Therapeutic alliance in face-to-face versus videoconferenced psychotherapy
MetadataShow full item record
Despite the great potential videoconferencing holds for providing psychotherapy services to a wide range of individuals, it is presently underused by psychologists. Do psychologists hold negative attitudes that interfere with their willingness to use the technology? What do psychologists think about the impact of the technology on the therapeutic alliance? Thirty clinical psychologists were randomly assigned to watch an identical therapy session, either face-to-face or videoconferencing format. Our prediction that psychologists in the videoconferencing condition would rate the therapeutic alliance significantly lower than would psychologists in the face-to-face condition was supported. We discuss the need to develop appropriate therapist training and improve the general dissemination of information regarding videoconferencing as an important means by which to reduce negative attitudes toward the technology.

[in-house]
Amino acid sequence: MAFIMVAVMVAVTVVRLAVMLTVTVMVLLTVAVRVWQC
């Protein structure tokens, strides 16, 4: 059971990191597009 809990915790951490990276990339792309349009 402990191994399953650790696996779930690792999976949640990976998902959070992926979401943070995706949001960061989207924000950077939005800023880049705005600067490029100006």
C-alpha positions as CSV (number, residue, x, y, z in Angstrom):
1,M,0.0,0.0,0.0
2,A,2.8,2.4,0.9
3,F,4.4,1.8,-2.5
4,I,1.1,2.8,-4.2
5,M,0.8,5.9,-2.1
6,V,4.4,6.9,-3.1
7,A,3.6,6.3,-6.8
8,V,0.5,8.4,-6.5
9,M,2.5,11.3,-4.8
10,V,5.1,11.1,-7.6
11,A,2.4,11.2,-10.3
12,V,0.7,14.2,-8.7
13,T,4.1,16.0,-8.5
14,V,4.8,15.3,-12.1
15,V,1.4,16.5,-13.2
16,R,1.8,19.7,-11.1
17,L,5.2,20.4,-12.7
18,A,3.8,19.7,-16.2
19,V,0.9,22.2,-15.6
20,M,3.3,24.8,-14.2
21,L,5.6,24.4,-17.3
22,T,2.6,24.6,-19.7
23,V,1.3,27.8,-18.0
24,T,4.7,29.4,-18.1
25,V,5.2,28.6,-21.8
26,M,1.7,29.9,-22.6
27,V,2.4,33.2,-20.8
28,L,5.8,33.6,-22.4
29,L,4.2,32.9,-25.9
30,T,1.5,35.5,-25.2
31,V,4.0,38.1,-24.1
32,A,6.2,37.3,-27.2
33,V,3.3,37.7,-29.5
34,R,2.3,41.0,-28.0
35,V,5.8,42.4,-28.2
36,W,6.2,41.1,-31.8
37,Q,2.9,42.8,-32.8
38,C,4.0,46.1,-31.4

Showing items related by title, author, creator and subject.
Reading, C.; Fluck, A.; Trinidad, Sue; Anderson, N.; White, B. (2008)Most teachers recognise the benefits of meeting face-to-face for professional learning activities. However, for teachers in remote locations in Australia the vast distances that need to be travelled for such meetings are ...
Mullings, Ben (2012)Although the Internet has increasingly been the focus of research over the past decade, there have been relatively few studies about how the full variety of Internet communication tools can be used for the purpose of ...
Fitt, S.; Rees, Clare (2012)Evidence-supported therapy for obsessive-compulsive disorder (OCD) is often difficult to access, especially in rural and remote areas. Videoconferencing is gaining momentum as a means of improving access. Metacognitive ...